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Computational Chemistry & Theoretical Molecular Physics

Quantum Control

The "Quantum Control" problem can be phrased as finding ways of inducing complete transfer of population from an arbitrary initial wave packet of quantum states to a desired target wave packet of quantum states. This objective can be achieved by employing a (polychromatic) set of mutually coherent light fields, or equivalently, a set of tailor-made shaped laser pulses.

In recent years Quantum Control has been realized by using a number of strategies, such as, Coherent Control [1], which achieves final state selectivity using laser-controlled interference between two or more quantum pathways, by tuning the phases and other parameters of the light fields; Optimal Control [2], which is a general procedure for optimizing laser pulses using pulse-shaping techniques to achieve a desired outcome, and Adiabatic Passage [3], which is a way of affecting complete population transfer between selected states and, also their coherent superposition.

The merging of Coherent Control and Adiabatic Passage has been recently achieved resulting in the Coherently Controlled Adiabatic Passage methodology [4], which allows for both selectivity and completeness. The Coherently Controlled Adiabatic Passage [4] has been applied to various problems in physics and chemistry: How to completely transfer population from an initial wave packet of arbitrary shape, composed of a set of non-degenerate energy eigenstates, to a final arbitrary wave packet, also composed of non-degenerate states, as well as complete population transfer in systems with degenerate states. Such generic approaches have been further generalized to situations with many initial, intermediate, and final states and applied to quantum coding and decoding problems. The Coherently Controlled Adiabatic Passage has been also used to control cyclic population transfer, induced by coupling three states of a system with broken inversion-symmetry in a cyclic fashion, 1->2->3->1. Interference between two adiabatic pathways in such a cyclic coupled system allows for complete population transfer, combined with multi-channel selectivity, by virtue of its phase sensitivity. Such a process can be used to show the purification of mixtures of right-handed and left-handed chiral molecules. Finally, the quantum-field Coherent Control has been also introduced after extending the Coherently Controlled Adiabatic Passage method to the use of non-classical light. This emerging field can be used to generate new types of entangled radiation-matter states.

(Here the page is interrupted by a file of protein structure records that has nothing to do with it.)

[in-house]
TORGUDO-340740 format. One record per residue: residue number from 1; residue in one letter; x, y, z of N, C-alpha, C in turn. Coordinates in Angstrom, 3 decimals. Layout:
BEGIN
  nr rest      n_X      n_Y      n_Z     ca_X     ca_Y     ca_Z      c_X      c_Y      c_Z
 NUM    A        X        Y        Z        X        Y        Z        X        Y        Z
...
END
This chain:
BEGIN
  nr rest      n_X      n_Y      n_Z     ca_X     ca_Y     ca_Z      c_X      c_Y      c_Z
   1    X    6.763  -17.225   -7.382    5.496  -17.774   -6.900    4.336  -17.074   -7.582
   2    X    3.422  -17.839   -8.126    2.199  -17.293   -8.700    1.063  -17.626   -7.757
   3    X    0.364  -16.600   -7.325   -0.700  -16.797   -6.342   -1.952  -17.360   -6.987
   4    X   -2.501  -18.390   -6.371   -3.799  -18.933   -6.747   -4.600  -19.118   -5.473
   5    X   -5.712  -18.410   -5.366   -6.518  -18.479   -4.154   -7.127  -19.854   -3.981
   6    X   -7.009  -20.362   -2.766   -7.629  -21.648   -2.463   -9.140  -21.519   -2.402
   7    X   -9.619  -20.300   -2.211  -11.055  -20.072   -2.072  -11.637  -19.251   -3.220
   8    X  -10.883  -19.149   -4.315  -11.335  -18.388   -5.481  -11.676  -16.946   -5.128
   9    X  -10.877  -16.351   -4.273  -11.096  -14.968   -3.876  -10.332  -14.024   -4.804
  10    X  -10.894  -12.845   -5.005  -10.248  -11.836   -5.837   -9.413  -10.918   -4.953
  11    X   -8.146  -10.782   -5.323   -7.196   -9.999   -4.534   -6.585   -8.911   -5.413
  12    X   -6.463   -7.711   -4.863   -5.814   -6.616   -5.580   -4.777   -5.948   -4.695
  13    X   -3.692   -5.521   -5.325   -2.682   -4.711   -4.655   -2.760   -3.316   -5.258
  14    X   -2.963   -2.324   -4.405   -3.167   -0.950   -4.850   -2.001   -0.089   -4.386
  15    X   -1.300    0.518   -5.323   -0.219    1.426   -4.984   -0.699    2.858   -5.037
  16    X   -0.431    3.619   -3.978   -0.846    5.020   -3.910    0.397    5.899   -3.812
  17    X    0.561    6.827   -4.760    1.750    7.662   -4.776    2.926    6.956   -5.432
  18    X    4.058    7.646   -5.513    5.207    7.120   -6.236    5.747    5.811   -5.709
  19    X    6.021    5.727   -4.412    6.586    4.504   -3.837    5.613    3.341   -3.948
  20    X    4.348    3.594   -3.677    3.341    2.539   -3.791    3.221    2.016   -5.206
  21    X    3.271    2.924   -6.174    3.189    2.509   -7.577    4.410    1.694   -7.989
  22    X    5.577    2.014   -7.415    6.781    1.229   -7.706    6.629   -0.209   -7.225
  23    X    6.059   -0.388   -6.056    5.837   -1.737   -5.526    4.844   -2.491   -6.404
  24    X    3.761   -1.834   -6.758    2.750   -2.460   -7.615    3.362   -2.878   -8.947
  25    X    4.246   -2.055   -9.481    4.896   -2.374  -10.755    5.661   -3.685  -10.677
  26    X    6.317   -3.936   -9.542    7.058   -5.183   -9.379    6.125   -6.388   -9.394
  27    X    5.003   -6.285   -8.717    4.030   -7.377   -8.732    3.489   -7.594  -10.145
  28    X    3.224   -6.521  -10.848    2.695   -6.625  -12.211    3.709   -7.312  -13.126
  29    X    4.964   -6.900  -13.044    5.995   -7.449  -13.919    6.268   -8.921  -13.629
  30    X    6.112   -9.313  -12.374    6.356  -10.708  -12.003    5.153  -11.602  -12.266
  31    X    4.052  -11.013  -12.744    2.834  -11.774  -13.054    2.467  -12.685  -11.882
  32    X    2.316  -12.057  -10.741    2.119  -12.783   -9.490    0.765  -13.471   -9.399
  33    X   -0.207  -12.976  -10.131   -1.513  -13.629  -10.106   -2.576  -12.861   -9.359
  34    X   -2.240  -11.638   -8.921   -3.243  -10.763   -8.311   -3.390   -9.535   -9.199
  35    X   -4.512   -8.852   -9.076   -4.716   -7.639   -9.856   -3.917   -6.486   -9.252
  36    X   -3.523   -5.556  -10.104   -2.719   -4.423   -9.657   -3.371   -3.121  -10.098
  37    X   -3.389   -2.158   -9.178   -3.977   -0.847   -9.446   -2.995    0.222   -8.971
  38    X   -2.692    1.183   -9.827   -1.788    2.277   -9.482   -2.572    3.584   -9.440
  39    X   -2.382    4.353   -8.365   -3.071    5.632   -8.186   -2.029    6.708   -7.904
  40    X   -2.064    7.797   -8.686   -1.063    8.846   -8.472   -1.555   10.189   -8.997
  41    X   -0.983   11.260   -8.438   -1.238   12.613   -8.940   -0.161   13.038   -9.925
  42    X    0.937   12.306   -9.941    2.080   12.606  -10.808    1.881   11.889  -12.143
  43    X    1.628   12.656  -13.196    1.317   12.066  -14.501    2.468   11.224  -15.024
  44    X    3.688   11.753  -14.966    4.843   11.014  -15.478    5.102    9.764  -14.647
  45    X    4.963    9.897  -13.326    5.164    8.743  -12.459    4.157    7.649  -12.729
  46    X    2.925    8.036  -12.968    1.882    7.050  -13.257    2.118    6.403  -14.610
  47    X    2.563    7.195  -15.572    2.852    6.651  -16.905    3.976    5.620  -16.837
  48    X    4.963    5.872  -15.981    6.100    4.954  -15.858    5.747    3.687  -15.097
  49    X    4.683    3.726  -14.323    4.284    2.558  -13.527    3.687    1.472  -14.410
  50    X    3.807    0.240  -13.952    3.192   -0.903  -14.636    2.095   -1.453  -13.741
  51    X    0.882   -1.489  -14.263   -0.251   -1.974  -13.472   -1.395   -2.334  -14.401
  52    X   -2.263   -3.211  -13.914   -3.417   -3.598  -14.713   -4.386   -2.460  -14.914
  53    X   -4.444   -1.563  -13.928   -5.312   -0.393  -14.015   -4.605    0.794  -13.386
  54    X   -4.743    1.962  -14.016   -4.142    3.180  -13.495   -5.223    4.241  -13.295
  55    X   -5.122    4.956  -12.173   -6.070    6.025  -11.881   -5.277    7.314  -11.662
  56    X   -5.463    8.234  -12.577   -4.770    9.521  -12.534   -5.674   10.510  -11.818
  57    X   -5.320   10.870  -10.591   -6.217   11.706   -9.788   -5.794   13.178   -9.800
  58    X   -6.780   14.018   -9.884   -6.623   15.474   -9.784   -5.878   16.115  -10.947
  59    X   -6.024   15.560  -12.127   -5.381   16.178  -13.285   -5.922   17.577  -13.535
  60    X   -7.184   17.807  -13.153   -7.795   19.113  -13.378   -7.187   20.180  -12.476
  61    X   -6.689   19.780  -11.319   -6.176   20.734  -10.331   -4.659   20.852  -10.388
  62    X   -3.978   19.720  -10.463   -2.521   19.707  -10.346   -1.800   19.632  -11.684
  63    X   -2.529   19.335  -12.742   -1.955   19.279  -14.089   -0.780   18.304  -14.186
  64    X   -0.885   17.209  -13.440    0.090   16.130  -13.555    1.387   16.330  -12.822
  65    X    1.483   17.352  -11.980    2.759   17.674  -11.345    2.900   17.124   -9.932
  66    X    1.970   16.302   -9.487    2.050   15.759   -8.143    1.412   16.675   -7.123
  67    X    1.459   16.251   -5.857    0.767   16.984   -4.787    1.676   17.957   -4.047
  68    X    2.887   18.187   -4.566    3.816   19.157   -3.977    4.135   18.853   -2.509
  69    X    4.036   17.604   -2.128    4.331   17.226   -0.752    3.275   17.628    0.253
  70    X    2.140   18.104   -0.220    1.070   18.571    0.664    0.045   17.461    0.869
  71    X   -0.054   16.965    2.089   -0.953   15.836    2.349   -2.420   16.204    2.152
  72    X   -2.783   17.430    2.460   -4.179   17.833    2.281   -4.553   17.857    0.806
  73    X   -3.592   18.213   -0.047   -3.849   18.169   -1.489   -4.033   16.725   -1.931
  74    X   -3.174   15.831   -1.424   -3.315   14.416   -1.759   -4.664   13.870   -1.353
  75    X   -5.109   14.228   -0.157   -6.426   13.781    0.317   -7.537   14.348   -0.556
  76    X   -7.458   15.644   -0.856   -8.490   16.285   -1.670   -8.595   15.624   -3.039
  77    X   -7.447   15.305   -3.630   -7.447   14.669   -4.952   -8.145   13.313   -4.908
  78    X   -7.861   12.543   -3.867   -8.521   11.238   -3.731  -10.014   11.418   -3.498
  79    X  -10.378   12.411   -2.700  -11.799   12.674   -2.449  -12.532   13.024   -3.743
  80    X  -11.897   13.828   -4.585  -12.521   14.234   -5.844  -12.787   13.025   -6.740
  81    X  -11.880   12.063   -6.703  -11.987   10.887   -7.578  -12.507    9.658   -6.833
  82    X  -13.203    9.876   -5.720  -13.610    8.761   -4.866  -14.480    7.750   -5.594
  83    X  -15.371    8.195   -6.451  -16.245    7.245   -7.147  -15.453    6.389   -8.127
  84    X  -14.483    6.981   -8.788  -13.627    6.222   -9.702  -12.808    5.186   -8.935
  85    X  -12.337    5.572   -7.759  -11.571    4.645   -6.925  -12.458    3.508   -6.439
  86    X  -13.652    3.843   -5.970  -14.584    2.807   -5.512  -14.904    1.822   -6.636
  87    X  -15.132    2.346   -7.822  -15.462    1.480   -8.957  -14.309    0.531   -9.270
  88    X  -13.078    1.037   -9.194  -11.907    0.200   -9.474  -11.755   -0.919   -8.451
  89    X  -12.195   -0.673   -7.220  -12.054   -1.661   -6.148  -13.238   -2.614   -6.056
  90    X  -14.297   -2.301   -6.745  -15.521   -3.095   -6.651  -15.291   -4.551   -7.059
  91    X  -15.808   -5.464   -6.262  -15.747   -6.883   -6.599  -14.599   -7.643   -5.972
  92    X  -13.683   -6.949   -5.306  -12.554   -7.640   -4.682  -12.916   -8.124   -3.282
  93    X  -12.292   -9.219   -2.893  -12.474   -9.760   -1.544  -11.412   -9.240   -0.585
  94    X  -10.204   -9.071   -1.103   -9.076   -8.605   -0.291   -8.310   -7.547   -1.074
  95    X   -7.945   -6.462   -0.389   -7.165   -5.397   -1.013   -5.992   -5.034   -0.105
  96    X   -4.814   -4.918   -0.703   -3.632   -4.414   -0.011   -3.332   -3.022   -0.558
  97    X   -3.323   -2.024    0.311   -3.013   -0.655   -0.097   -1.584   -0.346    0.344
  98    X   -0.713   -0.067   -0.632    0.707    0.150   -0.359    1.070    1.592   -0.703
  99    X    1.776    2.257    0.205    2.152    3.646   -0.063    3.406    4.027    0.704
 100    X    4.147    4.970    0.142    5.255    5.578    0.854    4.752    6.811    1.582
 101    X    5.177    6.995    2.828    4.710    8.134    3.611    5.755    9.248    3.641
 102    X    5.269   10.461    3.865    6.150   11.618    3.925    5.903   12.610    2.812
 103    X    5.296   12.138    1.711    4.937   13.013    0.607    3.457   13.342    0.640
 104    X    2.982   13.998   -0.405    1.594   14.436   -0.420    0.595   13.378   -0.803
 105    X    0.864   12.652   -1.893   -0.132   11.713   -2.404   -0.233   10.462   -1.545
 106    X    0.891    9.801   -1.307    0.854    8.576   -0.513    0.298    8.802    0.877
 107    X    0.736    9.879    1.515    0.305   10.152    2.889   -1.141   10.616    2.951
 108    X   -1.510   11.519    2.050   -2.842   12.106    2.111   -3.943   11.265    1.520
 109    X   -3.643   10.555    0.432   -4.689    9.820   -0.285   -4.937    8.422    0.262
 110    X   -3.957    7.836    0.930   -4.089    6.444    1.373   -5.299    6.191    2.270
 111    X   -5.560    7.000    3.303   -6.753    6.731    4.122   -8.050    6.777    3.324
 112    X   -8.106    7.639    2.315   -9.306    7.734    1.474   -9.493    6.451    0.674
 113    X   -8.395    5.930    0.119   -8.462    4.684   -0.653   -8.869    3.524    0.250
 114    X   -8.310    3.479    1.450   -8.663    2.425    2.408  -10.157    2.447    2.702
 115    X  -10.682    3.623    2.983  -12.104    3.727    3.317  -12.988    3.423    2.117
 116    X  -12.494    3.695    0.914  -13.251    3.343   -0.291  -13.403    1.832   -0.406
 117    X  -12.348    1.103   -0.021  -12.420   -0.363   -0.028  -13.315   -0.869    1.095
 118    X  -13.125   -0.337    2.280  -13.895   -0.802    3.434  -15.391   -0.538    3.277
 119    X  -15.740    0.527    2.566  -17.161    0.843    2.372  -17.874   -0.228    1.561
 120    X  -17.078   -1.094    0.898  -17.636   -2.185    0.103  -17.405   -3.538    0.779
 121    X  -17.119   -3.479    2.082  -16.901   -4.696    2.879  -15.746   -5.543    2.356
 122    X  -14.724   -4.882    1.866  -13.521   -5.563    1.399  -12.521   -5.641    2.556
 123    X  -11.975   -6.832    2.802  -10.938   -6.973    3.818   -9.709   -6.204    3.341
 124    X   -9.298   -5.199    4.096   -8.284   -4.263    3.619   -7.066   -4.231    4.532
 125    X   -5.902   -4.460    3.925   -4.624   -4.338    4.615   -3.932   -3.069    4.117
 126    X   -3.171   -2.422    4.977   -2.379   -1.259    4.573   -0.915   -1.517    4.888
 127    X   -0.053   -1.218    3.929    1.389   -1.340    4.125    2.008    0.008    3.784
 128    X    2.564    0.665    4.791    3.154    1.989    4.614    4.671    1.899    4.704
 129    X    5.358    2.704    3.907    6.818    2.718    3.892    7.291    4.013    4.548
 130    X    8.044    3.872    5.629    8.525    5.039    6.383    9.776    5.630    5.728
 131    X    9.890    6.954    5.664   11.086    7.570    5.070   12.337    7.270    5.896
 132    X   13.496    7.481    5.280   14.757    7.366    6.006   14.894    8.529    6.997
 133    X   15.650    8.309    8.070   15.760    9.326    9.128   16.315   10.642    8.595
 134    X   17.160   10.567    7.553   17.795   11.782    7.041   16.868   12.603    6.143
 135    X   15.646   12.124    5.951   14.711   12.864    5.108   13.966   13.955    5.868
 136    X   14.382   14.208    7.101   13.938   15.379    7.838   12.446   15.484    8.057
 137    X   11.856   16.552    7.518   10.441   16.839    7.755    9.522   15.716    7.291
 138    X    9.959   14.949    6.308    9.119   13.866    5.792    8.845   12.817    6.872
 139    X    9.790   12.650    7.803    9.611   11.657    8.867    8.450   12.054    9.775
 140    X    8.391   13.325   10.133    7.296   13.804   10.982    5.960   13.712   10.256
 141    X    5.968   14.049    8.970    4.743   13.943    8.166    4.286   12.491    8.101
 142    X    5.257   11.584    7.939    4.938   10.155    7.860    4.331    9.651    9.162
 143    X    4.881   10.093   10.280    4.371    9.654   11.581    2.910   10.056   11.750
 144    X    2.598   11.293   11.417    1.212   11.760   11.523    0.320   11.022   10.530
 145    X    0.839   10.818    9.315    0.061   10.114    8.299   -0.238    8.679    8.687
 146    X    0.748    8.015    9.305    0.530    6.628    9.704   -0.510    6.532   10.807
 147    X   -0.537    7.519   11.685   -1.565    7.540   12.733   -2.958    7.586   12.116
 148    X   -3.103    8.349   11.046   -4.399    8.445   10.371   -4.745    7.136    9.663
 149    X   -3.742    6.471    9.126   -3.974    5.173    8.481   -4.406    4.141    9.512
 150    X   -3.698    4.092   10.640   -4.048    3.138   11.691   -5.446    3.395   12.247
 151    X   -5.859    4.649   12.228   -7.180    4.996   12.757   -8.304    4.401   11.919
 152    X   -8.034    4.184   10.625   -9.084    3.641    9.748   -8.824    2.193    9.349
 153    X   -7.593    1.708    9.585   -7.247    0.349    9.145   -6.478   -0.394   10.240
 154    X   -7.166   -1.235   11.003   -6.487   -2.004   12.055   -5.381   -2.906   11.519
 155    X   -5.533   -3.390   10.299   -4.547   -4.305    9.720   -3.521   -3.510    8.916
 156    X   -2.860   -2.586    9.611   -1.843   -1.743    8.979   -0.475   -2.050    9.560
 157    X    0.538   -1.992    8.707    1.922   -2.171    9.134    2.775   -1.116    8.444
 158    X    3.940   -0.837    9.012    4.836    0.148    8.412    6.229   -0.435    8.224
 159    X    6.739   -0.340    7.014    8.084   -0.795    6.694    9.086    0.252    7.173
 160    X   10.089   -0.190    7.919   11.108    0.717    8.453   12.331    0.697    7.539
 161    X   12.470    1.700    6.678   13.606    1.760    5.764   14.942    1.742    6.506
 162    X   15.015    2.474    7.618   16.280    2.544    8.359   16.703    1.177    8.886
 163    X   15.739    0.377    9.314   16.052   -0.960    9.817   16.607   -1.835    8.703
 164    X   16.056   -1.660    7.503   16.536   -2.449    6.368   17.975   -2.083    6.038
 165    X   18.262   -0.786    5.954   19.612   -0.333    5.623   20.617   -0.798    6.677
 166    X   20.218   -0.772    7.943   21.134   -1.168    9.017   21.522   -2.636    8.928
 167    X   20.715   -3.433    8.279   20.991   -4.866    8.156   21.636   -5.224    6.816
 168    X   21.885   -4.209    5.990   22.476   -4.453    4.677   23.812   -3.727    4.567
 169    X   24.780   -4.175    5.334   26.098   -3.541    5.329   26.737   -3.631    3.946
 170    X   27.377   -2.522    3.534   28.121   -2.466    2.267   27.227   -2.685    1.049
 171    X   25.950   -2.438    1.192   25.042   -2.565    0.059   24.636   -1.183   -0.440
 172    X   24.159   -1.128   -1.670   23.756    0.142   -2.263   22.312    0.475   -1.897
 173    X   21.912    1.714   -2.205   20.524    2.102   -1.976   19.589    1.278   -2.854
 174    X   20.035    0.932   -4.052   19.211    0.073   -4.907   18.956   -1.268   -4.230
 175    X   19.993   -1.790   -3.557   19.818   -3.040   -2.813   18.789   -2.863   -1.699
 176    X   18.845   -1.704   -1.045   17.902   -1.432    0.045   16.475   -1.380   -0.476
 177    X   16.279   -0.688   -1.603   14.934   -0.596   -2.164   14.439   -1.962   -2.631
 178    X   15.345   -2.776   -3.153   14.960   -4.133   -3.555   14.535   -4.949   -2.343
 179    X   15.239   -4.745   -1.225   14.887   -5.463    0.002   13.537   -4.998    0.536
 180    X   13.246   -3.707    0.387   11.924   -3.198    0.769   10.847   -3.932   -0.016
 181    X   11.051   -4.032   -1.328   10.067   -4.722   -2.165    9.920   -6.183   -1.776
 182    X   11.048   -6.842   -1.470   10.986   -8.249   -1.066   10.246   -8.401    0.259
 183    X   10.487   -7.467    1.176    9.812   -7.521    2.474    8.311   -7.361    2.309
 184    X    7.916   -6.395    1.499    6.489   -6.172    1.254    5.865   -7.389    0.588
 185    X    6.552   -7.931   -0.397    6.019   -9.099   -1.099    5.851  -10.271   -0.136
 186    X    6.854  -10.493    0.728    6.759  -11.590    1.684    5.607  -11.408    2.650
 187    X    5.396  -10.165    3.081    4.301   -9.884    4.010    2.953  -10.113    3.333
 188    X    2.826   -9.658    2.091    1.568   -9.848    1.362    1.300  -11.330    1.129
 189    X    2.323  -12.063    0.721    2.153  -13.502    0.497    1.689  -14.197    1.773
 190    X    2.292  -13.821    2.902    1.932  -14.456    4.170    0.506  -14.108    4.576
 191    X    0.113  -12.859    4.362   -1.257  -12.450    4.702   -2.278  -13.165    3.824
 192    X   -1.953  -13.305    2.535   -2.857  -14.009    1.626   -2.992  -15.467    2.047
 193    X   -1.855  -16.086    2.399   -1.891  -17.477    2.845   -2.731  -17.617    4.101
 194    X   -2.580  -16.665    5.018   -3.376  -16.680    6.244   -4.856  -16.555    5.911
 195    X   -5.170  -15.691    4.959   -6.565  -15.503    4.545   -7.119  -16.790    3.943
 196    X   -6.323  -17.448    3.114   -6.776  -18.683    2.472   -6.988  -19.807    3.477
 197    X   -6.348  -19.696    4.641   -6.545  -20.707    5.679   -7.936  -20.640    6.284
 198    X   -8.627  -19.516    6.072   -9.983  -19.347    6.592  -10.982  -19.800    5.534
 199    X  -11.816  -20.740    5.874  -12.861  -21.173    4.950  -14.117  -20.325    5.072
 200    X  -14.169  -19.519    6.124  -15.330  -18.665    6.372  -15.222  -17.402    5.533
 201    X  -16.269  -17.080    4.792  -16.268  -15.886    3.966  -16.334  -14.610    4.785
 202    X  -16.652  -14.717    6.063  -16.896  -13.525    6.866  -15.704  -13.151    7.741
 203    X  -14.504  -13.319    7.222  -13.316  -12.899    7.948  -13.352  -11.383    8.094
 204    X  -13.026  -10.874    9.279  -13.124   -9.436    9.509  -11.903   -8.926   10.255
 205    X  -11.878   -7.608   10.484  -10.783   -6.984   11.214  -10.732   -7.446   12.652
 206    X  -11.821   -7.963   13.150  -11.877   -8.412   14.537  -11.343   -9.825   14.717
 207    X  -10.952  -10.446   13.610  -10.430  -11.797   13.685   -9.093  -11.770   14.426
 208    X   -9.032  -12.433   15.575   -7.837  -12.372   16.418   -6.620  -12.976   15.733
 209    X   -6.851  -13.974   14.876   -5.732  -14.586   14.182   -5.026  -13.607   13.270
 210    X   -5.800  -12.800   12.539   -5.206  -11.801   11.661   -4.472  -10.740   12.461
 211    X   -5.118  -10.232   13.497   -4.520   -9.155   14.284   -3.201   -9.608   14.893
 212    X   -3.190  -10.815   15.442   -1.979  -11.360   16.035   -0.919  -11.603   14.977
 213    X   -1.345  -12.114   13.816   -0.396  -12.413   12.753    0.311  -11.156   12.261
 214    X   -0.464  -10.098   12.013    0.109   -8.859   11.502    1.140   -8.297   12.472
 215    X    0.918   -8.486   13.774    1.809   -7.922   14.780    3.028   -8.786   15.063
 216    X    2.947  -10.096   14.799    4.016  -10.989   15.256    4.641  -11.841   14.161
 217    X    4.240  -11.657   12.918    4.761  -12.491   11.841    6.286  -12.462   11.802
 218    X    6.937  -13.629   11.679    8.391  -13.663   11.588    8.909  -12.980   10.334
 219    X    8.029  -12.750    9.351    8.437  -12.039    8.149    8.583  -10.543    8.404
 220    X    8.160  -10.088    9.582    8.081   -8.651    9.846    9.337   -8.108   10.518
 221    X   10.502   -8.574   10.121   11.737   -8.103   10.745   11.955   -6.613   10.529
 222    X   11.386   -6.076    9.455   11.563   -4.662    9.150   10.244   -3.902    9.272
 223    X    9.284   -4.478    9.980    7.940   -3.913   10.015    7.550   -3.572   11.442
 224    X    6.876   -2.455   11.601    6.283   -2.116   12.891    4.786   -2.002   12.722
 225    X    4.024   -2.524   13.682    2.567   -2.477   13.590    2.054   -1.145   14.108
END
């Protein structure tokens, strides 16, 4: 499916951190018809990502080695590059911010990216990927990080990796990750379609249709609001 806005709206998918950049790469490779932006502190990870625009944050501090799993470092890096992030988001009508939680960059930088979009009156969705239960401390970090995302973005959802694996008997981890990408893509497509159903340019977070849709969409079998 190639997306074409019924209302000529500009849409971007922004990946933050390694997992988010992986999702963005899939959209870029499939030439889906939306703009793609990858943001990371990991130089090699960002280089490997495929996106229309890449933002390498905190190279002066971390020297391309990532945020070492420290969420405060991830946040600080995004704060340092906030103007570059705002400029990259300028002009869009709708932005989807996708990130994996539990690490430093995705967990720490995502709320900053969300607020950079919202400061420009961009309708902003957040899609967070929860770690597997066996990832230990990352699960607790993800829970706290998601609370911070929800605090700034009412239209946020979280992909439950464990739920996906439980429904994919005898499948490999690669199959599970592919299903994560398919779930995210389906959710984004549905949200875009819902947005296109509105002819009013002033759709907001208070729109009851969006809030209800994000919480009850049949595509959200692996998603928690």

Complete Control of Population Transfer between Clusters of Degenerate States, I. Thanopulos, P. Kral, and M. Shapiro, Phys. Rev. Lett. 92, 113003 (2004). Left: (Upper panel) Population in a space-localized wave packet |1>_loc, composed of n degenerate eigenstates is transferred to a single state |0>, by a two-photon adiabatic passage via n non-degenerate intermediate states. (Lower panel) Population transfer by a time reversed process with different laser pulses from |0> to the target wave packet |2>_loc', composed also of a set of degenerate eigenstates. Right: Control of population transfer between clusters of degenerate states has been applied in the three Jahn-Teller minimum configurations of the Al3O molecule, with the XY_3 symmetry, shown together with the three intermediate saddle point structures. In the center, we present the potential along the coordinates for the molecular isomerization (s direction) and the motion of the X unit out of the Y_3 plane (z direction).

[1] M. Shapiro and P. Brumer, Principles of the Quantum Control of Molecular Processes , Wiley-Interscience, New York, 2003. [2] S.A. Rice and M. Zhao, Optical Control of Molecular Dynamics, Wiley, New York, 2000. [3] N.V. Vitanov, M. Fleischauer, B.W. Shore, and K. Bergmann, Adv. At. Mol. Opt. Phys. 46, 55 (2001). [4] P. Kral, I. Thanopulos, and M. Shapiro, Rev. Mod. Phys. 79, 53 (2007).


 

 

 

 

 

 

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24.11.2013